This story piqued my interest. I’d never heard of this syndrome and I monitor a lot of research in this area. Thank heavens for ongoing research on IVF and cattle — if not for it we wouldn’t have this latest insight: “In humans, this disorder is called Beckwith-Wiedemann syndrome (BWS), and in cattle it is called large offspring syndrome (LOS) and can result in the overgrowth of fetuses and enlarged babies..these disorders have been associated with pregnancies from in vitro fertilization…”

      In doing more digging I see that concerns about genetic changes introduced during IVF were, in fact, raised some six years ago. Check out this story: Picture Emerging on Genetic Risks of IVF. Here’s what really got my attention:

      “Others, like Dr. Alistair Sutcliffe of University College London, say the field is crying out for more information on the risks.

      “I talk on this topic worldwide,” he said. “My talks over time are based on the known literature. And I have gradually become slightly less optimistic about the things that are known about the health of the children” born after IVF and related procedures.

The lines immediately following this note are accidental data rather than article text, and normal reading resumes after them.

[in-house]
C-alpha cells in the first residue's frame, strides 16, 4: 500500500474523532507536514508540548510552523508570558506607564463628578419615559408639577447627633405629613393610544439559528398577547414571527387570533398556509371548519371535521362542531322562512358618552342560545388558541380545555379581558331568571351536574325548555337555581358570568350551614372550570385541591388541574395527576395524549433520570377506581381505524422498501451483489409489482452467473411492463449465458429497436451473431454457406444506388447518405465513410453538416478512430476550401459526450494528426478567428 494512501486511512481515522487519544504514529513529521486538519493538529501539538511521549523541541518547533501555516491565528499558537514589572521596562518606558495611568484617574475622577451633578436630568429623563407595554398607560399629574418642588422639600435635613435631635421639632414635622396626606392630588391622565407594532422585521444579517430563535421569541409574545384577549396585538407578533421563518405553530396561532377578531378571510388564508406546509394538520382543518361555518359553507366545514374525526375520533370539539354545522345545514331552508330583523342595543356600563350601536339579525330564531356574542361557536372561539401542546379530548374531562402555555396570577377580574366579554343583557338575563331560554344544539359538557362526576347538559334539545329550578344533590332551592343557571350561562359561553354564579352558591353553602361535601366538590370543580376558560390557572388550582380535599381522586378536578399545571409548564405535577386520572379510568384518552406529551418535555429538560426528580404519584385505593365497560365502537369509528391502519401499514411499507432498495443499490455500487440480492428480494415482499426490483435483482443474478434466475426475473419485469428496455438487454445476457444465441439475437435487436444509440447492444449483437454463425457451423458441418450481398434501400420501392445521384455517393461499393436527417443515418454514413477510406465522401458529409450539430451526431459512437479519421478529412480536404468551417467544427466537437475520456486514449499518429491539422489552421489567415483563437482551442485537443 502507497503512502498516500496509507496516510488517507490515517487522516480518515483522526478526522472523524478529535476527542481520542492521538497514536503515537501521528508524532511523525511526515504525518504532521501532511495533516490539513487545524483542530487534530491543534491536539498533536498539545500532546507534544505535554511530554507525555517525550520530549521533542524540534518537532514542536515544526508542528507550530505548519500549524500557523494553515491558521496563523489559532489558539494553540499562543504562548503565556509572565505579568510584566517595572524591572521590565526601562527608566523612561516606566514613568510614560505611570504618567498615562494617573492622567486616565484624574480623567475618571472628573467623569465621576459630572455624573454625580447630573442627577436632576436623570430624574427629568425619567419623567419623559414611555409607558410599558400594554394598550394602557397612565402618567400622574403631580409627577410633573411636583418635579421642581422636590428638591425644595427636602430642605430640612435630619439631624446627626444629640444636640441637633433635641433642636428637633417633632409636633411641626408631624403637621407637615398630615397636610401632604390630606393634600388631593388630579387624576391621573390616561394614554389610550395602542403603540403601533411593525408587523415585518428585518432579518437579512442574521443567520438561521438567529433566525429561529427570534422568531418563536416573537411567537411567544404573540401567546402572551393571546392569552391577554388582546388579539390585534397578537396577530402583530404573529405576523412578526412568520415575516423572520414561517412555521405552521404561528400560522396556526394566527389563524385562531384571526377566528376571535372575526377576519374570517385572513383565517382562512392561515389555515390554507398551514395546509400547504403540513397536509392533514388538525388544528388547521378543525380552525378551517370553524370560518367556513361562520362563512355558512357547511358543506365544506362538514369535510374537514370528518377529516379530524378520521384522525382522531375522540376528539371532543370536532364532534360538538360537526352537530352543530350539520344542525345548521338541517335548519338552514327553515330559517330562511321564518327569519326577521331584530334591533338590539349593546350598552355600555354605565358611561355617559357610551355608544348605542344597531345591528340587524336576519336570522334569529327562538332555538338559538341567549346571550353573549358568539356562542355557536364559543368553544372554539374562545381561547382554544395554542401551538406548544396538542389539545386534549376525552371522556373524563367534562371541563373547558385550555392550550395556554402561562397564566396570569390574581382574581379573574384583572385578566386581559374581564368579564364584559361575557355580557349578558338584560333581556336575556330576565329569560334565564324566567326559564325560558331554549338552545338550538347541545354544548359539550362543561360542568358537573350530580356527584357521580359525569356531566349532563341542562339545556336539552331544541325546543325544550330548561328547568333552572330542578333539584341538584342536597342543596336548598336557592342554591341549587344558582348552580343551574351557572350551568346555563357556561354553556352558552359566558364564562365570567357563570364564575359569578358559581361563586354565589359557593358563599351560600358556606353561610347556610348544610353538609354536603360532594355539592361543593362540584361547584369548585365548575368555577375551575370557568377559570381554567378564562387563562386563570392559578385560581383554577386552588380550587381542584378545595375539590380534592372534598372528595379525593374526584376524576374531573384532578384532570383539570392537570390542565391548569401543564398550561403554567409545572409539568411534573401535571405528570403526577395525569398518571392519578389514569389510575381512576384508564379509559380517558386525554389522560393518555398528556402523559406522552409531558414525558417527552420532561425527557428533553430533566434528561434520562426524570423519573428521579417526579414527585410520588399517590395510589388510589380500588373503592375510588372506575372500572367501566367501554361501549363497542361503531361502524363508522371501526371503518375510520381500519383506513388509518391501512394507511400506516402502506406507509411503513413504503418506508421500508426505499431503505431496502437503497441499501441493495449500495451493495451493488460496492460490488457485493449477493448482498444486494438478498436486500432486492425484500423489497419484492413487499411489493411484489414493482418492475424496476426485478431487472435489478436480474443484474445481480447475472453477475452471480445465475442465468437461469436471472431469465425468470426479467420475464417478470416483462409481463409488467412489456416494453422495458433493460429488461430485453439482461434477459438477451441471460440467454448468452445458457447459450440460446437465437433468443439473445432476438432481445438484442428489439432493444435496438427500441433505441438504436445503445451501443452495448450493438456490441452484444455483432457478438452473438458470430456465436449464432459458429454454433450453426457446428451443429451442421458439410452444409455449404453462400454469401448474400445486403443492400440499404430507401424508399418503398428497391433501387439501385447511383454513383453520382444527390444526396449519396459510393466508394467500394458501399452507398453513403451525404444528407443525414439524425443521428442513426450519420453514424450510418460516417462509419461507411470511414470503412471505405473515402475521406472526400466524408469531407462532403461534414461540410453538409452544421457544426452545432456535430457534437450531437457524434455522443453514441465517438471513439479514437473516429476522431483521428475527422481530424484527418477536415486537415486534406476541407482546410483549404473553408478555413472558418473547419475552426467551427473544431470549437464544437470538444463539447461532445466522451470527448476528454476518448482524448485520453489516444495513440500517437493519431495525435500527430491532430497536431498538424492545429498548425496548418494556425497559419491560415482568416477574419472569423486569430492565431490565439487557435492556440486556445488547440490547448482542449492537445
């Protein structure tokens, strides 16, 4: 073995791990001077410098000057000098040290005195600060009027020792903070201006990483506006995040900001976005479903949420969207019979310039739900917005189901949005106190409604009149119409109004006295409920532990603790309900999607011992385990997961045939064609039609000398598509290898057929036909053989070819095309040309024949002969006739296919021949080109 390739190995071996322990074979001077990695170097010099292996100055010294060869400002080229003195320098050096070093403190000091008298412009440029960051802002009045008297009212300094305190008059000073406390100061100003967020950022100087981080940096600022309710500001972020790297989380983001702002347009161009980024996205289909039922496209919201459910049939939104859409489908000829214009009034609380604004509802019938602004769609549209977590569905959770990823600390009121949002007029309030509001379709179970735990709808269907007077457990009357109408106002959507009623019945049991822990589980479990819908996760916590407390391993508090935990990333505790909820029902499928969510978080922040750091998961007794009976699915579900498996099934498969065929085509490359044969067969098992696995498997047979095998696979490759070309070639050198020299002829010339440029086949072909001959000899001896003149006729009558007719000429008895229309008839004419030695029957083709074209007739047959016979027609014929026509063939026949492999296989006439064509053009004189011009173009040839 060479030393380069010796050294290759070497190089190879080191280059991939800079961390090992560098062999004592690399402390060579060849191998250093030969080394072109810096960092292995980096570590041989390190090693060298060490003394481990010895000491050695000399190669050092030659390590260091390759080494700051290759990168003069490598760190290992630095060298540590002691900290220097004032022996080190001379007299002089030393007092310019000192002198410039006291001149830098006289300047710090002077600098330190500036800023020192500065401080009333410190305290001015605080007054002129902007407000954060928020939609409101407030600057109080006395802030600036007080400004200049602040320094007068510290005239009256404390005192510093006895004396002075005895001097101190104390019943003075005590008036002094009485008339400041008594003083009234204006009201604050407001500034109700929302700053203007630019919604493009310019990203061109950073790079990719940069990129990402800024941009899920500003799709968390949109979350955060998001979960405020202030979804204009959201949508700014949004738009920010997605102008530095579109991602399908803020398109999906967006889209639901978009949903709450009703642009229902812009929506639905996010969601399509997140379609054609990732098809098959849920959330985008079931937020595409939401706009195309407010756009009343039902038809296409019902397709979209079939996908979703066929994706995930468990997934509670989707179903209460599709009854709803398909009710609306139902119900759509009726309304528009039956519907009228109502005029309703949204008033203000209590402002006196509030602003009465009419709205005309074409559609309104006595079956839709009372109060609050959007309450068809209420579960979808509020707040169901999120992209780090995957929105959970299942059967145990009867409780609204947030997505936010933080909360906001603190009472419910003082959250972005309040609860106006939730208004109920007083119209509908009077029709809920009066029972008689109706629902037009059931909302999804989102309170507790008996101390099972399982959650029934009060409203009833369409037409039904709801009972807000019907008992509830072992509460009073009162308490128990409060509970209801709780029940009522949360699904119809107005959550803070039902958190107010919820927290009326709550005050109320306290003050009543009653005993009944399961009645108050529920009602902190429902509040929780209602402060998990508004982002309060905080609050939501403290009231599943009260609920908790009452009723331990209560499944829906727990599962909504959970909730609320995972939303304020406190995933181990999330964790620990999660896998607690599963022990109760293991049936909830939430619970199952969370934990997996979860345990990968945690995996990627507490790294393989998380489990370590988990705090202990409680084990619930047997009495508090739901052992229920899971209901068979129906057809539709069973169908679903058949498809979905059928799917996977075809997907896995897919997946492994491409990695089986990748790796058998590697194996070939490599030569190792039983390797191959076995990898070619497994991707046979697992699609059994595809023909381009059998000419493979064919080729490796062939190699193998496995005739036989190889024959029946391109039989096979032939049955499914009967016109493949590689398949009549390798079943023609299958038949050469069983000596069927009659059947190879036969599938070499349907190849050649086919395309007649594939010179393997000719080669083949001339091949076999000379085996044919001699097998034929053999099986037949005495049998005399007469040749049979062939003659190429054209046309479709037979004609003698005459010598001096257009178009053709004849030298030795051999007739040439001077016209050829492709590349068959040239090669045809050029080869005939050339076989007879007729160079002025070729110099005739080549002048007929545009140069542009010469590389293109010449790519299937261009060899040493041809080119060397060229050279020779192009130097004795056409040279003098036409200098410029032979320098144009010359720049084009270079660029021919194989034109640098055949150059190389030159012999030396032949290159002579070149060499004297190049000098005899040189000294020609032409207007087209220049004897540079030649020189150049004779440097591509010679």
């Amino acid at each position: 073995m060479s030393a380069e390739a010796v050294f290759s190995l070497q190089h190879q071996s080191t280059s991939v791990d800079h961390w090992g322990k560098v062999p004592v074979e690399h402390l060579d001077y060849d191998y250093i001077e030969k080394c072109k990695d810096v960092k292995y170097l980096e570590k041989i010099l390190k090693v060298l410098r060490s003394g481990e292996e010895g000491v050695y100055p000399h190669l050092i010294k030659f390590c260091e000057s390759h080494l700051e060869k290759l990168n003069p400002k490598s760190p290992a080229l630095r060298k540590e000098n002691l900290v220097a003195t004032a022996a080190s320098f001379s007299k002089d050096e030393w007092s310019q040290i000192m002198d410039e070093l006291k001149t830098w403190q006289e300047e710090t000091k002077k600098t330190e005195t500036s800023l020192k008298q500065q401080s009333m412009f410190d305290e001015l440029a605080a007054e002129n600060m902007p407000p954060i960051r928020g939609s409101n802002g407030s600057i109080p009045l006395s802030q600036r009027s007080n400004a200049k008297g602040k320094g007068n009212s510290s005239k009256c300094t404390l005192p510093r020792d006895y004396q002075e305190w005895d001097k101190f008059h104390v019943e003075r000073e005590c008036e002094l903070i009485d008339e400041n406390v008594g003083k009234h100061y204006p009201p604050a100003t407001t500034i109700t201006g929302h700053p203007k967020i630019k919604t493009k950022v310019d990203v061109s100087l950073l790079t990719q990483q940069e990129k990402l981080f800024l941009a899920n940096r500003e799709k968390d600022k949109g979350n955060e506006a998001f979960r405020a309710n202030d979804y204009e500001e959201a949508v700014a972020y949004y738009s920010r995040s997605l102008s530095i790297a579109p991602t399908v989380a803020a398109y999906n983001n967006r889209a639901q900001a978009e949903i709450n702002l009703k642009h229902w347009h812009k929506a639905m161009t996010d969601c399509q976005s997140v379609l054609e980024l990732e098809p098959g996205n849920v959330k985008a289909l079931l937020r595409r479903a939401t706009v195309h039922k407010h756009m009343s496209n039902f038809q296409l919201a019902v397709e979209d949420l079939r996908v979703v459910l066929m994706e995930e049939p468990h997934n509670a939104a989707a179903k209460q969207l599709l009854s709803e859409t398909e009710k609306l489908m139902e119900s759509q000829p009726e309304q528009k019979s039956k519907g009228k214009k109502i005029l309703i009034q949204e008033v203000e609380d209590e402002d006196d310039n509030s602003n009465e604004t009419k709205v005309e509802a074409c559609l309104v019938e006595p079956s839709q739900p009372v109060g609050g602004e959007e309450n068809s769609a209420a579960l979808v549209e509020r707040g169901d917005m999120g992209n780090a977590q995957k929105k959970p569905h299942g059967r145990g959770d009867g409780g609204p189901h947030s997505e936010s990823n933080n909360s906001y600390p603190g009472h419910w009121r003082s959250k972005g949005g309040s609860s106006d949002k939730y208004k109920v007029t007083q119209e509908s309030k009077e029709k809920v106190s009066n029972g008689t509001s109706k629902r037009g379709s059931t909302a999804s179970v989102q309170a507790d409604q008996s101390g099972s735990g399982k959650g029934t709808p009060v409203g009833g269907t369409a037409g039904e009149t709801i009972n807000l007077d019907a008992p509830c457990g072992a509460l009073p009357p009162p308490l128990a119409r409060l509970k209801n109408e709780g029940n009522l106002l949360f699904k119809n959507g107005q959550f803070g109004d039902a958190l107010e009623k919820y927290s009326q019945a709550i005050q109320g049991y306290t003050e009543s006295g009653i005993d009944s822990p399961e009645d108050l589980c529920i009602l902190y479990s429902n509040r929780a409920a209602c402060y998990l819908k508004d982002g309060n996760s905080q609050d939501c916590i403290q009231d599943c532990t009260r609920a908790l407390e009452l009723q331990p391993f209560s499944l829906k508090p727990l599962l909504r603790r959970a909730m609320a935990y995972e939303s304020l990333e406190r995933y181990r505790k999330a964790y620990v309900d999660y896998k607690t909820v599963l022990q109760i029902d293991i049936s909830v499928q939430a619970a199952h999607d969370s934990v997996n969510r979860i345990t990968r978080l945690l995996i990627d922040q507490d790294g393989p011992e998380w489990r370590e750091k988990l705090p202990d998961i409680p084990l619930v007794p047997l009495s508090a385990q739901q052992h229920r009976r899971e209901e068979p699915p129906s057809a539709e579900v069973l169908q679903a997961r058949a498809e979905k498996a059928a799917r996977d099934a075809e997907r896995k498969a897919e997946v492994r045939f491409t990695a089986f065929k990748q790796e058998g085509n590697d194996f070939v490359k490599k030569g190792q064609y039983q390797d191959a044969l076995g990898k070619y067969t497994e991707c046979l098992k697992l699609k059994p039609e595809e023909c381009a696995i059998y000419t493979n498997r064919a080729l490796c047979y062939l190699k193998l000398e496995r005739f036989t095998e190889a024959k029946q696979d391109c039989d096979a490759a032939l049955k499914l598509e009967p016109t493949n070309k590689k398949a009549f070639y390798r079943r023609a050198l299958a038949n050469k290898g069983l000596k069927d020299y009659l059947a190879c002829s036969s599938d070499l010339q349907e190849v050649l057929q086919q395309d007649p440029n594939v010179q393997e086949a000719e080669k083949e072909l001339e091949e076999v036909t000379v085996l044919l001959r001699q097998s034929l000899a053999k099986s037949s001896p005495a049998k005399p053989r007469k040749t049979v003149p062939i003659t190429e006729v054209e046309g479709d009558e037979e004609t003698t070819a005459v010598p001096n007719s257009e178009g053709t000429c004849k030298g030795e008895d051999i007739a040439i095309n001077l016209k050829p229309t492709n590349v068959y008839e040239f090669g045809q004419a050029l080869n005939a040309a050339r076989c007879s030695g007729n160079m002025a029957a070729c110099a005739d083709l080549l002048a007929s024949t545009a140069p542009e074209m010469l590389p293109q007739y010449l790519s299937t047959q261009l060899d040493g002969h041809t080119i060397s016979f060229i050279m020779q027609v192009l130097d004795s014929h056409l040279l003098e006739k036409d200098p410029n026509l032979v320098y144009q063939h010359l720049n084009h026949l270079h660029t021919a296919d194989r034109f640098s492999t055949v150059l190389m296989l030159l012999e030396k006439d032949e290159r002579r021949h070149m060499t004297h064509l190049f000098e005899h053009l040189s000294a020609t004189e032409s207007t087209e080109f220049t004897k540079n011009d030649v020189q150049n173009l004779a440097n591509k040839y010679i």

“Obviously, more knowledge is required,” Dr. Sutcliffe said. “The perfect study hasn’t been done.”

      The bigger question is why isn’t the industry that is profiting from selling services required to a better job monitoring the health and well-being of those in their care? If there’s nothing to hide why are there not more longitudinal studies?

        Author’s gravatar

        The data and research is there today with the Internet and what’s out there. For my wife and I we were able to find information out there on my very rare condition that included risks and outcome percentages. In some cases it’s not for newer treatments but if it’s not it’s up to each individual person/couple to make their own decision.